The Digest #184
Ed Thorp: A Man for All Markets, Howard Marks on easy money, Active patience, Activist investing, Damodaran's 2024 data update, Michael Ovitz, Live Oak, Red Bull, Capital allocation, and more ...
“Blessed is the man who has ordered his needs to so just a measure that his riches suffice them without worrying him or taking up his time, and without the spending and the gathering breaking into his other pursuits which are quiet, better suited, and more to his heart.”
A Man For All Markets
As Nassim Taleb wrote in the foreword to A Man For All Markets, parts of Edward Thorp’s autobiography read more like a James Bond thriller than the memoir of a mathematician who ventured outside his academic field to beat casinos, both in Las Vegas and on Wall Street. I recently revisited the book and identified ten highlights which I published in a post on X/Twitter and have listed below:
Thorp's early experiences in Las Vegas were crazy. In 1963, he was part of a team of six that pretended not to know each other and sat down at the baccarat tables at the Dunes Casino. He ended up doing so well that the pit boss drugged his coffee! Later, the brakes on his car mysteriously failed. Wild stuff!
Thorp gained an edge in blackjack with a card counting method. He proved the theory through hands-on methods in Reno and published his findings in a book, Beat the Dealer, which is still read by gamblers today.
Roulette was a bigger challenge. To gain an edge, Thorp collaborated with Claude Shannon to build the first wearable computer. It was intended to provide the user with an edge in roulette. The computer was conceived in 1955 and tested in Las Vegas in 1961. Some technical problems prevented serious betting but it was a success and unveiled to the public in 1961.
Thorp turned his attention to a bigger casino: Wall Street. At least on Wall Street, no one would doctor his drinks or mess with his car's braking system. Thorp read Graham and Dodd but also immersed himself in technical analysis. Early forays were not satisfactory but he kept at it and eventually struck gold ...
Common stock warrants proved to be fertile ground for Thorp. He came up with a mathematical model to detect mispricing of warrants relative to the underlying common stock. By purchasing the relatively underpriced security and shorting the relatively overvalued security, he scored profits. Thorp wrote another book, Beat the Market, to explain his strategy.
Thorp came up with the math behind the Black-Scholes model before Black and Scholes who were at least partly inspired by reading Beat the Market. Thorp was, at heart, a mathematician and academic and shared his ideas, perhaps a bit too freely. Otherwise, the Black-Scholes option pricing model might today be known as the Thorp-Black-Scholes model.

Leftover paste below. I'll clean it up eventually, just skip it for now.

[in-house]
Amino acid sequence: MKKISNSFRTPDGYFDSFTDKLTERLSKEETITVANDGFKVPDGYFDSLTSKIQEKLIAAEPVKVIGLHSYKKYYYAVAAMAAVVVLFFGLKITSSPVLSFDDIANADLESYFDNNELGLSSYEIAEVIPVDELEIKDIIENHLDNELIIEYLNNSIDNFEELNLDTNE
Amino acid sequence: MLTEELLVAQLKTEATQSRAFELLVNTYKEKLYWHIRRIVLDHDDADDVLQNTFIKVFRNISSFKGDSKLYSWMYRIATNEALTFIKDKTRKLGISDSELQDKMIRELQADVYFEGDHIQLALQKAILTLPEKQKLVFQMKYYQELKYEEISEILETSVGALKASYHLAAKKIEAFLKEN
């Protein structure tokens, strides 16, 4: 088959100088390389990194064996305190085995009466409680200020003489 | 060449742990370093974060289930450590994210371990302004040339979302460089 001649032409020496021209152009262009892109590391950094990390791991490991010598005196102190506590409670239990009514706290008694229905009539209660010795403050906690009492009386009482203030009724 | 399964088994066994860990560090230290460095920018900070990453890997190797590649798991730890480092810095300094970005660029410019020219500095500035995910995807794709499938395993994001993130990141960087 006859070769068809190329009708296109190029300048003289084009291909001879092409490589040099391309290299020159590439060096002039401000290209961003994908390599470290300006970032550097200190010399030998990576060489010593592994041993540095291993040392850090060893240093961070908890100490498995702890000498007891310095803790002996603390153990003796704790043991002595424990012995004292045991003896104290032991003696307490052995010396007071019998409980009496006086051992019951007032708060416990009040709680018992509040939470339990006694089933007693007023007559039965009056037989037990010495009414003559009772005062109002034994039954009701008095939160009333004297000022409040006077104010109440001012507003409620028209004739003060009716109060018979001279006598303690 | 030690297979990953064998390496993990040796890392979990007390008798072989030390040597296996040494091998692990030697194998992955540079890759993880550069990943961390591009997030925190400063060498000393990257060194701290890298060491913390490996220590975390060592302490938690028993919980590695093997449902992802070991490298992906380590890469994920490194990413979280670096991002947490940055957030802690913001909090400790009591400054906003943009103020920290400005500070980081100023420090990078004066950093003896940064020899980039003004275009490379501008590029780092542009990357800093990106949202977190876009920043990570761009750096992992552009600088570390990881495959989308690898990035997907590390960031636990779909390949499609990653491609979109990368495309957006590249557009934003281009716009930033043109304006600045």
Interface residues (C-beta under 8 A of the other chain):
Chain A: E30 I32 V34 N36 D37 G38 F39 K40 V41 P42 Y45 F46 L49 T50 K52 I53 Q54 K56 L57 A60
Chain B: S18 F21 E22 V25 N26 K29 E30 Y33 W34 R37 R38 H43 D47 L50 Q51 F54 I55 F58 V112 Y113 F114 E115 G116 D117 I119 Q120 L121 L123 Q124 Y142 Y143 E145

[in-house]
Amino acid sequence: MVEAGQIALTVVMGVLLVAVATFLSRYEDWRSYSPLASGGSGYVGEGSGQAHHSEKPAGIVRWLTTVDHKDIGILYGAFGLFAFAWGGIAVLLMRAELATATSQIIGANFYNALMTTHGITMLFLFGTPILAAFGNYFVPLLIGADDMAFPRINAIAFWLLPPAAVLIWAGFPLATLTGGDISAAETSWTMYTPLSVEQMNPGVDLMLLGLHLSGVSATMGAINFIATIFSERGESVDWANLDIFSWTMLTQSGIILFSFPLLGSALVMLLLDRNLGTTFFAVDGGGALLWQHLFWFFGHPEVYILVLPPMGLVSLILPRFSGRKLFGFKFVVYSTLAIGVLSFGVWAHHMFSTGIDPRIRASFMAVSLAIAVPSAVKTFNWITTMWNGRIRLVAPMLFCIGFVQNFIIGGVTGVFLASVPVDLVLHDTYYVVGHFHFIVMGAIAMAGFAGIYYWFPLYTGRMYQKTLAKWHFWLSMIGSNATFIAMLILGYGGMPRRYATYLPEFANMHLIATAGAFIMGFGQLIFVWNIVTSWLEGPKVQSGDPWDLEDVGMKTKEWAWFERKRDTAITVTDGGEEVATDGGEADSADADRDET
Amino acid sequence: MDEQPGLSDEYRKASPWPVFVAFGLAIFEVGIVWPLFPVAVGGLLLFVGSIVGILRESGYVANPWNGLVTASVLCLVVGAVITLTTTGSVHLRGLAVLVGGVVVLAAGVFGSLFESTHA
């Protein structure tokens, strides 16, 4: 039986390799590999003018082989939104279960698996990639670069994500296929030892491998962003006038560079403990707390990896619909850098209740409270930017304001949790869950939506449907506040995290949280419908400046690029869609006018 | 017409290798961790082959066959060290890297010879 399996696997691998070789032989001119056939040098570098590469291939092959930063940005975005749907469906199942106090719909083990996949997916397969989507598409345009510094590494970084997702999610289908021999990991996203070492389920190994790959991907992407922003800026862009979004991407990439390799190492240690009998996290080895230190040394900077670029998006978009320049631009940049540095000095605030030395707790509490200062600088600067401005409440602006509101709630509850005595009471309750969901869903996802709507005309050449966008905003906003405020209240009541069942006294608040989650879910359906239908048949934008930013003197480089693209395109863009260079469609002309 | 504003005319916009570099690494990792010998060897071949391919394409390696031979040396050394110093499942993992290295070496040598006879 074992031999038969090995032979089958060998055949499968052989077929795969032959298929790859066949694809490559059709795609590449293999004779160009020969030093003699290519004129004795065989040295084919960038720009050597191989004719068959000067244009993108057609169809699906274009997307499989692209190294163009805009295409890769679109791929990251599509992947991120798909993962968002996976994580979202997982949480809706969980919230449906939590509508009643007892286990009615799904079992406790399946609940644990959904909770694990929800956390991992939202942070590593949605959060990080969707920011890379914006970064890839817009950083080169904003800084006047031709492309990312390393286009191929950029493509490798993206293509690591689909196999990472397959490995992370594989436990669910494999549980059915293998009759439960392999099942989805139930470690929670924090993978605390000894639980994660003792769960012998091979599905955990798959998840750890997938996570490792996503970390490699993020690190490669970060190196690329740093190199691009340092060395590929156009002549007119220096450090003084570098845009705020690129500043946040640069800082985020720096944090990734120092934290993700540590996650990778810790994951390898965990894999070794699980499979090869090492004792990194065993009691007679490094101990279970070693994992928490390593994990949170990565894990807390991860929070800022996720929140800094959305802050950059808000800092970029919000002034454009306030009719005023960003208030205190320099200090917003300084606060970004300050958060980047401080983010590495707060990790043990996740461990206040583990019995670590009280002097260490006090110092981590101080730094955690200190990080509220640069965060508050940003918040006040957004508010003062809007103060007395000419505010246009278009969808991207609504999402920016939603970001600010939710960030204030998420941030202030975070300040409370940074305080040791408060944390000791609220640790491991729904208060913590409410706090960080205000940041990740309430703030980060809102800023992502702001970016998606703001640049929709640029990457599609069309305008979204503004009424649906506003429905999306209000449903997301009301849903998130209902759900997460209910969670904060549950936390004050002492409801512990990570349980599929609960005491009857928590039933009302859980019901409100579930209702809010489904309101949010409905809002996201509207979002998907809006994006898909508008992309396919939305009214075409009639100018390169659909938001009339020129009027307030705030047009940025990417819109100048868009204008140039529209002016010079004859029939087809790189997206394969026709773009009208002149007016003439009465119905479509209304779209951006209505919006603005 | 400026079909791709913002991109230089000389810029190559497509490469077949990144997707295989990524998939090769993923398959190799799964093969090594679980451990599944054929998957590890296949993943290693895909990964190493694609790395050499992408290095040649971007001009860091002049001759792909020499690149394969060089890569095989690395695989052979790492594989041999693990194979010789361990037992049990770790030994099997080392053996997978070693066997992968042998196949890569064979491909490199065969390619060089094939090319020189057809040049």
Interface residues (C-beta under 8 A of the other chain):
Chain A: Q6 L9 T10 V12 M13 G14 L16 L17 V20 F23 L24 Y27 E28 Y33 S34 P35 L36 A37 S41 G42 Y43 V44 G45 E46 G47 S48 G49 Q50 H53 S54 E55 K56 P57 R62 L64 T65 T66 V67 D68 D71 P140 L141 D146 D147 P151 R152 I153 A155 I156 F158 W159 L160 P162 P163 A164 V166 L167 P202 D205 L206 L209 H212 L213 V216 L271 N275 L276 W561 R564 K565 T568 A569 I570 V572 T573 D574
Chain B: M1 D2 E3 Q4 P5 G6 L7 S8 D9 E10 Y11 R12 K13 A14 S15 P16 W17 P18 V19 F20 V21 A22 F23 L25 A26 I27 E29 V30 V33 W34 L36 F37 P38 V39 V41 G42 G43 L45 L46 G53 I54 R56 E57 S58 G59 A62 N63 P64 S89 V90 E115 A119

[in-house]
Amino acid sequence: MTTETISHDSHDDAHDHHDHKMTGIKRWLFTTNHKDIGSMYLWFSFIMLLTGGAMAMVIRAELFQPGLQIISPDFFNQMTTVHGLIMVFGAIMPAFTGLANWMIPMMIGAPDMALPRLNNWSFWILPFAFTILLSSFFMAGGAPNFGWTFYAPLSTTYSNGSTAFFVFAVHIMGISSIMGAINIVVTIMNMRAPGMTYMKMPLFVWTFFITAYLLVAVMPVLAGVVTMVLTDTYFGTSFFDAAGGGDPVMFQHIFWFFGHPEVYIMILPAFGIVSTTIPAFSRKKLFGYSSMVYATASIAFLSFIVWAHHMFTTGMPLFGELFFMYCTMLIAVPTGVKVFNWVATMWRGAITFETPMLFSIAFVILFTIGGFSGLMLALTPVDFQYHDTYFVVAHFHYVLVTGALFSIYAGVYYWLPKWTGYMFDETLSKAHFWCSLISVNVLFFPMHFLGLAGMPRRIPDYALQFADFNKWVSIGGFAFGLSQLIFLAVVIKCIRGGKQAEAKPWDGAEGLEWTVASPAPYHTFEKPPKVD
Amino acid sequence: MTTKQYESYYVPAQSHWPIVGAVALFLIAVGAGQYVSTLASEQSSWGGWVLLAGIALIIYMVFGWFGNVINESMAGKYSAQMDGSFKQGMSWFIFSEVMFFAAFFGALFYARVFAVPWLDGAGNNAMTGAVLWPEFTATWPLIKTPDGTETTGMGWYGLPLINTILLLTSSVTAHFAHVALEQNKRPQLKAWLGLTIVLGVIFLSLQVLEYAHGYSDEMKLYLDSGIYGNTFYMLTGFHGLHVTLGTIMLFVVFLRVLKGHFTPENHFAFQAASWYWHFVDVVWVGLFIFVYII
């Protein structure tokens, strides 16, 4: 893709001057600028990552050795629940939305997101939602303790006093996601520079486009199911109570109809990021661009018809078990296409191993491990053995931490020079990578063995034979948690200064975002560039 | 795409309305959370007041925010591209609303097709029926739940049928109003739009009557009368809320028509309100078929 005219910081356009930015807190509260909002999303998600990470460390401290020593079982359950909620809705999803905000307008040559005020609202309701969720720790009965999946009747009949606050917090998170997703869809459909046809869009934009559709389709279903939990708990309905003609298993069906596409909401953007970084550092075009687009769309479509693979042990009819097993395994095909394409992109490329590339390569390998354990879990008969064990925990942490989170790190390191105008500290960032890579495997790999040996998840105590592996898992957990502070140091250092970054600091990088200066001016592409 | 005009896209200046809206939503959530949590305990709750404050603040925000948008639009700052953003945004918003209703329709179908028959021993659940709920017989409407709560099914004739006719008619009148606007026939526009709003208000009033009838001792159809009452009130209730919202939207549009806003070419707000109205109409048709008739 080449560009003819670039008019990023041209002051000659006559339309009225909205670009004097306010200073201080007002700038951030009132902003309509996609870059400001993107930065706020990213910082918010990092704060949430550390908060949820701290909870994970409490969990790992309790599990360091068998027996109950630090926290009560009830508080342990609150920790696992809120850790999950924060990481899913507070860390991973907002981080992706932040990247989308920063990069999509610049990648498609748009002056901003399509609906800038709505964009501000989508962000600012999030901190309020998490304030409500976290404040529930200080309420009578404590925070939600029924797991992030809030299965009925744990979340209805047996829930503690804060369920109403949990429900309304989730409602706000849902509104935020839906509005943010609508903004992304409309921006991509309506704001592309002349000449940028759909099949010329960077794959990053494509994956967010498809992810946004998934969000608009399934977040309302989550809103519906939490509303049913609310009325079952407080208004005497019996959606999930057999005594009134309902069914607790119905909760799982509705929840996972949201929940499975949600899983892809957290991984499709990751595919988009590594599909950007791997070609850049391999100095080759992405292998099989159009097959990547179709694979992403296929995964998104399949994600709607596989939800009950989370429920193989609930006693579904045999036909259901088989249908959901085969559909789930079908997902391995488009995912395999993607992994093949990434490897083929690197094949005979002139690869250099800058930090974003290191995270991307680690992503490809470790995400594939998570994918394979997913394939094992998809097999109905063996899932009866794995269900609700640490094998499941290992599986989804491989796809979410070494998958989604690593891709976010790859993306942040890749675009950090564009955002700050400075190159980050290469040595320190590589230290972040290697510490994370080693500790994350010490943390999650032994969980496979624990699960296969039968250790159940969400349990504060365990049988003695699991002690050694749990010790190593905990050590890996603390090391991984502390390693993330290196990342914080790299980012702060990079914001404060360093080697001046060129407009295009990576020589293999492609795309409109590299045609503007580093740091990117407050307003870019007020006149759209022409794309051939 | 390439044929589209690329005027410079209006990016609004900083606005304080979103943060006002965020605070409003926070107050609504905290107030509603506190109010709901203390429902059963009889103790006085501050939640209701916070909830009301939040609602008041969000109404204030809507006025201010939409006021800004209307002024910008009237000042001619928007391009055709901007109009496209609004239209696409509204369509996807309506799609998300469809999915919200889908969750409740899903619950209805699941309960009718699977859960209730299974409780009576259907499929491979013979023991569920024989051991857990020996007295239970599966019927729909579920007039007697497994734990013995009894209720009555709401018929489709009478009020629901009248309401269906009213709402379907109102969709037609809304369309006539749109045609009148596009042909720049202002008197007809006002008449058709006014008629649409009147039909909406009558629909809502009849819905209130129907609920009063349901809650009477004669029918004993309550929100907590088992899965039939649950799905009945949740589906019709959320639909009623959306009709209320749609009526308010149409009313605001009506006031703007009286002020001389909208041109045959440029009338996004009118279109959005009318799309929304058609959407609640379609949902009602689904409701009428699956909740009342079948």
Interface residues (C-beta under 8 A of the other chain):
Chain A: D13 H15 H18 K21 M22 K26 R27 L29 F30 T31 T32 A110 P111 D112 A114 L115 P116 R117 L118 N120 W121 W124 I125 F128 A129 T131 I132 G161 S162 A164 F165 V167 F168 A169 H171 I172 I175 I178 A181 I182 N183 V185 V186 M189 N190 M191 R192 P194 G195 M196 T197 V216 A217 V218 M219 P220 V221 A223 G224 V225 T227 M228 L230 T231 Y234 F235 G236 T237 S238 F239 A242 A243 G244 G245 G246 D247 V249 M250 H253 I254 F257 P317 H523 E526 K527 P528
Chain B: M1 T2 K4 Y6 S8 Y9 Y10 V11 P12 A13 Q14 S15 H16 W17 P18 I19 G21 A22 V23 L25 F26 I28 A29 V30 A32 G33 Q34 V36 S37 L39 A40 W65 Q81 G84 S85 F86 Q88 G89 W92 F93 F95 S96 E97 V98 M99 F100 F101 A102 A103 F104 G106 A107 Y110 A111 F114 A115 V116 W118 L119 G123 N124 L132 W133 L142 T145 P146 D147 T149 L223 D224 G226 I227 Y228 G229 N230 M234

Meeting Warren Buffett. Thorp met Warren Buffett in 1969 when a dean at U.C. Irvine asked Warren Buffett to vet Thorp. The dean was receiving a distribution from the liquidation of the Buffett Partnership and wanted to know what Buffett thought of Thorp's warrant strategy. Warren Buffett must have been impressed enough because the dean invested additional funds with Thorp.
Princeton Newport Partners. Thorp remained an academic through the 1970s but his income from investments eventually grew larger than his salary. Princeton Newport was Thorp's investment vehicle and he eventually gave up academia and devoted all his time to investing starting in the early 1980s. From November 1, 1969 through the end of 1988, Princeton Newport returned 19.1% before fees and 15.1% after fees compared to 10.2% for the S&P 500. Importantly, this was accomplished with far lower volatility than the S&P 500.
Thorp and Madoff. In the early 1990s, Thorp was asked to evaluate Bernie Madoff's track record for a client. Thorp was stonewalled by Madoff, but eventually discovered that the returns claimed by Madoff were impossible and that the trades reported by Madoff could not have possibly happened since they exceeded the volume for the market for certain securities. Thorp made it known that Madoff was a fraud but the establishment simply ignored his warnings.
Personal Finance. The book ends with a section on personal finance because Thorp felt strongly that lack of education in this area is a major problem for society. This was an unusual ending to an autobiography, but one that I think can be helpful for many readers.
To learn more about Ed Thorp, I recommend reading my full review of his book:
In 2021, Ed Thorp appeared on the Tim Ferriss show. At nearly ninety, he was clearly in exceptional shape and looked more like a man in his sixties.
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Easy Money by Howard Marks, January 9, 2024. Listen to the memo. “In his latest memo, Howard Marks considers what financial history can teach us about periods of easy money, the impact they have on investor behavior, and what happens when they end. He analyzes macroeconomic trends using insights from Edward Chancellor’s latest book The Price of Time: The Real Story of Interest to argue that we’re unlikely to soon see the return of the permissive investment climate that prevailed in recent decades.” (Oaktree Capital)